You can basically read how I feel about this book by reading any of the 1 or 2 star rating reviews listed below! I usually love Rendell but this was just awful! Don't even waste your time on it. Run do not walk! A few reviewers even copied each other's reviews so I will do the same. This is a copy of Laurie's review who is listed below me. Then another reviewer, Kim, copied Laurie. I will do the same but I didn't do this for a group read.

(view spoiler)
This Rendell owes a lot to Evelyn Waugh and Thomas Hardy -- and not in a good way. Do you enjoy excruciating detail about nothing much? Excessive focus on dislikeable characters, only never to learn what actually makes them tick? We somehow couldn't stop listening to this book, without much liking it, and then the ending made me want to rip the book into small bits--which I couldn't do because it is a set of plastic CDs. Many, many CDs.
Jun 10, 2015 Rebeca rated it liked it  ·  review of another edition
El final me ha dejado mal sabor de boca ...
Oct 17, 2015 Almantė rated it did not like it

The Babes in the Wood was a good crime book and I enjoyed it, but The Water's Lovely is the opposite. A psychological novel where which is surely not a thriller.
There's only psychologic analysis of the past crime and how it affected all the women(mother and three(?) daughters) living in the same house where that happened. Next to that is the old bachelor's rebellion against his mother. Suddenly he starts dating one of those girls, none other than the one who commit the crime. Now that I thin
Martha Groeber
Feb 14, 2015 Martha Groeber rated it it was amazing  ·  review of another edition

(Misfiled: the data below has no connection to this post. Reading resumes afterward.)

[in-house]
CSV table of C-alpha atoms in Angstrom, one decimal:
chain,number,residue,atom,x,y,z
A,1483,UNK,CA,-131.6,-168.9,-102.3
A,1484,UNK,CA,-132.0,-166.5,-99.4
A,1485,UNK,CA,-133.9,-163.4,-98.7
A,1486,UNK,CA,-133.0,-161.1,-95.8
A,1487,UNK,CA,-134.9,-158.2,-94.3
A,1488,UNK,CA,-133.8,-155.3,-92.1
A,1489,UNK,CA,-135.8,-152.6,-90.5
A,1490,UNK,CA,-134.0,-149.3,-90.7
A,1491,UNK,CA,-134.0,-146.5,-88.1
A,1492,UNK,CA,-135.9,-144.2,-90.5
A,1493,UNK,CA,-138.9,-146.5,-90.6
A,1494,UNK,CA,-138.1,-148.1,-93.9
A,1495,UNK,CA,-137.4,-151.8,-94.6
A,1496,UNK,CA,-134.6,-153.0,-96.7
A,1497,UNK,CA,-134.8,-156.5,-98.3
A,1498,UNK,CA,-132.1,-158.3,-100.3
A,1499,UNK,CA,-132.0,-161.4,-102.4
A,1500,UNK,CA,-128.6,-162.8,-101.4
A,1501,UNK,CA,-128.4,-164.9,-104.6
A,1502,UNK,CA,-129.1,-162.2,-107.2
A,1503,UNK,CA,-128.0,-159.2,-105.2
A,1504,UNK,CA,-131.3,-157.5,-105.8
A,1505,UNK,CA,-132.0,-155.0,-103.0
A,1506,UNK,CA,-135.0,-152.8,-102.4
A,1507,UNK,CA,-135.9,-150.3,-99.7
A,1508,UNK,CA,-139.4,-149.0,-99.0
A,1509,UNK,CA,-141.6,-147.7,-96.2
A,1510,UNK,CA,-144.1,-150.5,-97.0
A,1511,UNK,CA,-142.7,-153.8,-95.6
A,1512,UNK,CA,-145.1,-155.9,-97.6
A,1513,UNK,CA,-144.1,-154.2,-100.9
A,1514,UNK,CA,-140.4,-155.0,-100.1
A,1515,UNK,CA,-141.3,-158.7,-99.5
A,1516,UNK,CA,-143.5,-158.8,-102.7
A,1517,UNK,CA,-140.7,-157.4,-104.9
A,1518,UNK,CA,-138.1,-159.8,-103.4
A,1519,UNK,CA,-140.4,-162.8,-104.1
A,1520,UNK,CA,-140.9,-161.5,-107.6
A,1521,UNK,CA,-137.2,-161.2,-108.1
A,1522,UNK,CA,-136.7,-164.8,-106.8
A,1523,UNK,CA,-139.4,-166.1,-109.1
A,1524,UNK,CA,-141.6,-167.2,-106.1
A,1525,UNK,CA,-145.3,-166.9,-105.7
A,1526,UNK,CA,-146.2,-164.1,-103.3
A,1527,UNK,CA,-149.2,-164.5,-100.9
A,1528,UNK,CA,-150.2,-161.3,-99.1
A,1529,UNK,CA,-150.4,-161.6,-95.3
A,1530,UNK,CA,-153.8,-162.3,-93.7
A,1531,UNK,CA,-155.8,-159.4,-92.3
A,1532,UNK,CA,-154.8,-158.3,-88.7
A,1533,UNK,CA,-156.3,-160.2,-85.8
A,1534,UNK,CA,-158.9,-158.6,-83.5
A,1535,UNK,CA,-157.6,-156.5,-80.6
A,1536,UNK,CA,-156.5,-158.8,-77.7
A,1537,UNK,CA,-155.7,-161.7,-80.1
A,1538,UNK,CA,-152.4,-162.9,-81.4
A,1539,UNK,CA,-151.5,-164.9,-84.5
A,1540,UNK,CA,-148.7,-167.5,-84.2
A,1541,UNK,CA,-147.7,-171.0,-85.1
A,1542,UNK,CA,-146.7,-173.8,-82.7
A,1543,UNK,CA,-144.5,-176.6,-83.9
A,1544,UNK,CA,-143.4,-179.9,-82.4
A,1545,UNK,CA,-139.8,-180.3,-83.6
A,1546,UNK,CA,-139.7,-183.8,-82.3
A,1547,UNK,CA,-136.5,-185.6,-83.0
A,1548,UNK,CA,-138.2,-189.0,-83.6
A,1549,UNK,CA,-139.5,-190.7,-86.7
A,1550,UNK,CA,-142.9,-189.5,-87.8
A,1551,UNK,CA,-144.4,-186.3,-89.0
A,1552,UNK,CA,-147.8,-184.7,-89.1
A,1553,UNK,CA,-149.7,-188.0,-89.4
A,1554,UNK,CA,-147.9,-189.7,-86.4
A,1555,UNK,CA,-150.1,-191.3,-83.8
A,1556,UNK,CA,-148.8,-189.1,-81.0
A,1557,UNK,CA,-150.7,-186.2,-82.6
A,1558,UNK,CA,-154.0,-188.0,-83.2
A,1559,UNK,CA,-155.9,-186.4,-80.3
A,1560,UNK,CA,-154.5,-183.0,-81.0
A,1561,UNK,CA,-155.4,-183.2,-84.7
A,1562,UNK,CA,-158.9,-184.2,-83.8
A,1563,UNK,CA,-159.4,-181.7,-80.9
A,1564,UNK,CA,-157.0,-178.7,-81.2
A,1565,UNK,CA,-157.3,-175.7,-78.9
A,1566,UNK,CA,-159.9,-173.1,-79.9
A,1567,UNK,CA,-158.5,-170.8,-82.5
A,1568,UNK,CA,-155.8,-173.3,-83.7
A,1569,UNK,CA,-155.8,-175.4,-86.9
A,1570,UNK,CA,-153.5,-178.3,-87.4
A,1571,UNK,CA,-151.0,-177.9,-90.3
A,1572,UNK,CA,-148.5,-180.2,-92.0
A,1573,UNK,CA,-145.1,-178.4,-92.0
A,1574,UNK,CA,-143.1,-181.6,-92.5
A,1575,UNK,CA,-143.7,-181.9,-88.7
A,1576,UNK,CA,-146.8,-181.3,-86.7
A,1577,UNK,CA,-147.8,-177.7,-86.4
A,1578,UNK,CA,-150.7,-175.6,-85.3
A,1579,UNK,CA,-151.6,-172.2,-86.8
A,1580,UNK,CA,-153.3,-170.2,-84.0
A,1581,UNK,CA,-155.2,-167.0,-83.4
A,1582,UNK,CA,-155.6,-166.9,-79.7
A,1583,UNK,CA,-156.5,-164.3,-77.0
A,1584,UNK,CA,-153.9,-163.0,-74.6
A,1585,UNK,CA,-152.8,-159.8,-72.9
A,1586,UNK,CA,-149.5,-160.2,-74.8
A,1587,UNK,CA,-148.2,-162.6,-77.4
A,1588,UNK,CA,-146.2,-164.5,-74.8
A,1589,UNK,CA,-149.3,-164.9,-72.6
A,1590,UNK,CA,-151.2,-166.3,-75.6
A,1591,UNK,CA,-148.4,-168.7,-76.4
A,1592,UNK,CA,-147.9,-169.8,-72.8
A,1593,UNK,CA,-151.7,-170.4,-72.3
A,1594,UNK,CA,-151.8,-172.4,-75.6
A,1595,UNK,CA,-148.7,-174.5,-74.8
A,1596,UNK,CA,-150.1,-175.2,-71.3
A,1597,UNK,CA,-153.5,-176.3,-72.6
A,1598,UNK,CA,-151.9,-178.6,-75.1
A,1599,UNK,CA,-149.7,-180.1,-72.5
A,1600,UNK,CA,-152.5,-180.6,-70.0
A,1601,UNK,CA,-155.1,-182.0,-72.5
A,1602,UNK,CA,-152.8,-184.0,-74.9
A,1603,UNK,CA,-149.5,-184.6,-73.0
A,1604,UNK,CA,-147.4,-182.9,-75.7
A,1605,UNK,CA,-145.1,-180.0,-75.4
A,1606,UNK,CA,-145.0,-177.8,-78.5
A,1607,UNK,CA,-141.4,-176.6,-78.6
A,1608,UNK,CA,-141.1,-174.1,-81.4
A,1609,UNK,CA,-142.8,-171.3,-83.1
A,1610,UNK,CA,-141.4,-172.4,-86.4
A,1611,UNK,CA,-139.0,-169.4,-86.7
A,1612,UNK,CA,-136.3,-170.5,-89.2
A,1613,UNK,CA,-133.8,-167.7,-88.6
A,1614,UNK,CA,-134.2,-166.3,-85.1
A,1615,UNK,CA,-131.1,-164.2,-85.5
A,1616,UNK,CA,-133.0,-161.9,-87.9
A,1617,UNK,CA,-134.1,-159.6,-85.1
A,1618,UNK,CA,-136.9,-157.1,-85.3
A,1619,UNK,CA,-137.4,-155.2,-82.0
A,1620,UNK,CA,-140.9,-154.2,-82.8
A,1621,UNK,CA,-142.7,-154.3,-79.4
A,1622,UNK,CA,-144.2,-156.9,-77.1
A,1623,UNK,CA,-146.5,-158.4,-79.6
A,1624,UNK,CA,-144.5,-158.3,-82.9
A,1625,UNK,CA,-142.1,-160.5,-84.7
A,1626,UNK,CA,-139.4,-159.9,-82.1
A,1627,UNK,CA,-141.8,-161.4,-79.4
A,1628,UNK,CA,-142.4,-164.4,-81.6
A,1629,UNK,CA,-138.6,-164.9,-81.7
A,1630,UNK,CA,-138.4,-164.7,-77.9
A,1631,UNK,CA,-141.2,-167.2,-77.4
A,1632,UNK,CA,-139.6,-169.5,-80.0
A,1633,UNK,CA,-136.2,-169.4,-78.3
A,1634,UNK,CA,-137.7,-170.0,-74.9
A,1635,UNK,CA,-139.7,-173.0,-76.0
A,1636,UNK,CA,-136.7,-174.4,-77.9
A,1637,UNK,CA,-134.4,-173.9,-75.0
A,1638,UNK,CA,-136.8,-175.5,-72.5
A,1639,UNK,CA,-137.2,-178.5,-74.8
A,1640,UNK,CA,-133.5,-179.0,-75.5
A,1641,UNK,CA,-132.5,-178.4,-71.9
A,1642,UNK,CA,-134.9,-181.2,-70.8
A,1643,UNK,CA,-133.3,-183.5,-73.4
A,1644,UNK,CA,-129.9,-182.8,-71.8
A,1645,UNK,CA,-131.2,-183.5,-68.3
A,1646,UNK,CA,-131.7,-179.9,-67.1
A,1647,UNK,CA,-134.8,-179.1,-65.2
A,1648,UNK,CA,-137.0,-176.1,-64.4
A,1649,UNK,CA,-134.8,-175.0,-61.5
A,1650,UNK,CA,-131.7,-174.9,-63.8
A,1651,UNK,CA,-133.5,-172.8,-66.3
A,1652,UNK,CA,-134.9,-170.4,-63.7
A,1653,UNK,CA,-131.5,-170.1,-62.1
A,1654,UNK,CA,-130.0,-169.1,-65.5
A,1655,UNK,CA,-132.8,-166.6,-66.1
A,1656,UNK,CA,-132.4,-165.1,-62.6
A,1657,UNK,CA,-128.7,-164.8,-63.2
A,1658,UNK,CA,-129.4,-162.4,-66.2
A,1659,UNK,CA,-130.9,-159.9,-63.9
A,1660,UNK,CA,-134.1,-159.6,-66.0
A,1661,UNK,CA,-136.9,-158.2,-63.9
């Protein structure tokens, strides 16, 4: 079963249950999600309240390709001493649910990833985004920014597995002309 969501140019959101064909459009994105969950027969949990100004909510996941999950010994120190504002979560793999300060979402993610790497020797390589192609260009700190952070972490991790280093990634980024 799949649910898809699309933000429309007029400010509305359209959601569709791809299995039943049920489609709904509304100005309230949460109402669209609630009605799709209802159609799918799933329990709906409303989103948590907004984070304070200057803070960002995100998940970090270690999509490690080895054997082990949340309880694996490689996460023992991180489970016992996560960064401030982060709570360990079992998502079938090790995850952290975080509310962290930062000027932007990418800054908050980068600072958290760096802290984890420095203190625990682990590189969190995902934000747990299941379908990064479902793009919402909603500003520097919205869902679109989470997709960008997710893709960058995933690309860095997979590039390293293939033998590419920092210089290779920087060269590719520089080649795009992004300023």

This is one of Ruth Rendell's stand-alone novels, not in the Inspector Wexford series. I have had mixed feelings about her stand-alone novels. They are all tightly paced, intriguing stories; however, some can lean to the gruesome side. I was pleasantly surprised with this novel. Rendell never shies away from revealing the psychological intricacies of the human mind. She paints even her pathological characters in such a way that they seem believable and realistic. As much as one may dislike a cha ...more
Apr 20, 2015 F.R. rated it liked it  ·  review of another edition
This is a very English crime novel. Somehow such crimes as ingratiating yourself with a little old lady so that she changes her will in your favour, then attempting to poison her by pouring morphine over her cream dessert, always seem to belong more to England than anywhere else. (How proud we are!) There are other crimes on display here – blackmail and murder, to name but two; indeed the book does go to some very dark places – but the tone always manages to stay beautifully genteel. Even when s ...more
Oct 03, 2010 Kristen rated it really liked it  ·  review of another edition